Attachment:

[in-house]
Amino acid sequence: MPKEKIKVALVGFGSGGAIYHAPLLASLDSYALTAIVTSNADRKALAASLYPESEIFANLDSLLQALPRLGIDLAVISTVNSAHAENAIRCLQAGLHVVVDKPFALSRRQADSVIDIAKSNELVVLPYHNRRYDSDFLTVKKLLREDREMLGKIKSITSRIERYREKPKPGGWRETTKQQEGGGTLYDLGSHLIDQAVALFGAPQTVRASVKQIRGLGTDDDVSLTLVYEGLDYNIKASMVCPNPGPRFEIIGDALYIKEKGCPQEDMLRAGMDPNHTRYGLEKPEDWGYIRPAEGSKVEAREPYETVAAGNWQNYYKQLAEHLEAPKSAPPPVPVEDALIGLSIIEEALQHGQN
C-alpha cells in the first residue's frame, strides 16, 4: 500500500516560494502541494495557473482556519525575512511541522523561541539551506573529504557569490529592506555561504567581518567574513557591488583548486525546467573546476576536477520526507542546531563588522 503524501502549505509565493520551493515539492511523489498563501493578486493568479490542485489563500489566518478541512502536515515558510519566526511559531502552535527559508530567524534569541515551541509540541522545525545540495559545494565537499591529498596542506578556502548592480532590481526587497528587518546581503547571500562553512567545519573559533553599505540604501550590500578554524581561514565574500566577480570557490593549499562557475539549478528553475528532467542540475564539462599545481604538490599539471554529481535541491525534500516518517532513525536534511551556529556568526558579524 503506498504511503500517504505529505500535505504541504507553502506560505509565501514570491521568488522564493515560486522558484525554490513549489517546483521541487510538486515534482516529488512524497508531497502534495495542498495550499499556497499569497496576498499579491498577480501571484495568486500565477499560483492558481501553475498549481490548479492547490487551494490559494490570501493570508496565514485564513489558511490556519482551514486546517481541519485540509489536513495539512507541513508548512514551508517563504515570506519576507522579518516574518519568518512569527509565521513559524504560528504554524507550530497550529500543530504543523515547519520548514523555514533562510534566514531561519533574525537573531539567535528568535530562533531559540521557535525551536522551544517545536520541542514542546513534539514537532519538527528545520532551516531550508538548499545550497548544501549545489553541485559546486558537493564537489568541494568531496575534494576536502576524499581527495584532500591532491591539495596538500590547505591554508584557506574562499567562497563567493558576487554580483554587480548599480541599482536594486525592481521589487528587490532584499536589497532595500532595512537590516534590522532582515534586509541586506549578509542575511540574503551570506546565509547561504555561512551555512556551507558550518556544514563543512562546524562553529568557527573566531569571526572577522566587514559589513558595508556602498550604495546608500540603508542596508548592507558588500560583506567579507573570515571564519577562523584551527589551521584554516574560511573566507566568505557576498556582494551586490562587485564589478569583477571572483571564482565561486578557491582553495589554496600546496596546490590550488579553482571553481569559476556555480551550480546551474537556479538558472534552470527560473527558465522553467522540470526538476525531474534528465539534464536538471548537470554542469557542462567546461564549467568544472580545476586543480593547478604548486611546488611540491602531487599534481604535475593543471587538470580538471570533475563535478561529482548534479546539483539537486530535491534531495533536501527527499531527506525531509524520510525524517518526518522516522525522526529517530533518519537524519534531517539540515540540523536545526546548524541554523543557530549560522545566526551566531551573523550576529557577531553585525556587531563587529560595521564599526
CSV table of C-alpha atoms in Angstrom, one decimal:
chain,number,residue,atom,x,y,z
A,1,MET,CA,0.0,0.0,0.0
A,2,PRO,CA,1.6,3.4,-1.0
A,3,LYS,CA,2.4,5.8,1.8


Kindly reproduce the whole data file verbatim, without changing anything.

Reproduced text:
[in-house]
Amino acid sequence: MPKEKIKVALVGFGSGGAIYHAPLLASLDSYALTAIVTSNADRKALAASLYPESEIFANLDSLLQALPRLGIDLAVISTVNSAHAENAIRCLQAGLHVVVDKPFALSRRQADSVIDIAKSNELVVLPYHNRRYDSDFLTVKKLLREDREMLGKIKSITSRIERYREKPKPGGWRETTKQQEGGGTLYDLGSHLIDQAVALFGAPQTVRASVKQIRGLGTDDDVSLTLVYEGLDYNIKASMVCPNPGPRFEIIGDALYIKEKGCPQEDMLRAGMDPNHTRYGLEKPEDWGYIRPAEGSKVEAREPYETVAAGNWQNYYKQLAEHLEAPKSAPPPVPVEDALIGLSIIEEALQHGQN
C-alpha cells in the first residue's frame, strides 16, 4: 500500500516560494502541494495557473482556519525575512511541522523561541539551506573529504557569490529592506555561504567581518567574513557591488583548486525546467573546476576536477520526507542546531563588522 503524501502549505509565493520551493515539492511523489498563501493578486493568479490542485489563500489566518478541512502536515515558510519566526511559531502552535527559508530567524534569541515551541509540541522545525545540495559545494565537499591529498596542506578556502548592480532590481526587497528587518546581503547571500562553512567545519573559533553599505540604501550590500578554524581561514565574500566577480570557490593549499562557475539549478528553475528532467542540475564539462599545481604538490599539471554529481535541491525534500516518517532513525536534511551556529556568526558579524 503506498504511503500517504505529505500535505504541504507553502506560505509565501514570491521568488522564493515560486522558484525554490513549489517546483521541487510538486515534482516529488512524497508531497502534495495542498495550499499556497499569497496576498499579491498577480501571484495568486500565477499560483492558481501553475498549481490548479492547490487551494490559494490570501493570508496565514485564513489558511490556519482551514486546517481541519485540509489536513495539512507541513508548512514551508517563504515570506519576507522579518516574518519568518512569527509565521513559524504560528504554524507550530497550529500543530504543523515547519520548514523555514533562510534566514531561519533574525537573531539567535528568535530562533531559540521557535525551536522551544517545536520541542514542546513534539514537532519538527528545520532551516531550508538548499545550497548544501549545489553541485559546486558537493564537489568541494568531496575534494576536502576524499581527495584532500591532491591539495596538500590547505591554508584557506574562499567562497563567493558576487554580483554587480548599480541599482536594486525592481521589487528587490532584499536589497532595500532595512537590516534590522532582515534586509541586506549578509542575511540574503551570506546565509547561504555561512551555512556551507558550518556544514563543512562546524562553529568557527573566531569571526572577522566587514559589513558595508556602498550604495546608500540603508542596508548592507558588500560583506567579507573570515571564519577562523584551527589551521584554516574560511573566507566568505557576498556582494551586490562587485564589478569583477571572483571564482565561486578557491582553495589554496600546496596546490590550488579553482571553481569559476556555480551550480546551474537556479538558472534552470527560473527558465522553467522540470526538476525531474534528465539534464536538471548537470554542469557542462567546461564549467568544472580545476586543480593547478604548486611546488611540491602531487599534481604535475593543471587538470580538471570533475563535478561529482548534479546539483539537486530535491534531495533536501527527499531527506525531509524520510525524517518526518522516522525522526529517530533518519537524519534531517539540515540540523536545526546548524541554523543557530549560522545566526551566531551573523550576529557577531553585525556587531563587529560595521564599526
CSV table of C-alpha atoms in Angstrom, one decimal:
chain,number,residue,atom,x,y,z
A,1,MET,CA,0.0,0.0,0.0
A,2,PRO,CA,1.6,3.4,-1.0
A,3,LYS,CA,2.4,5.8,1.8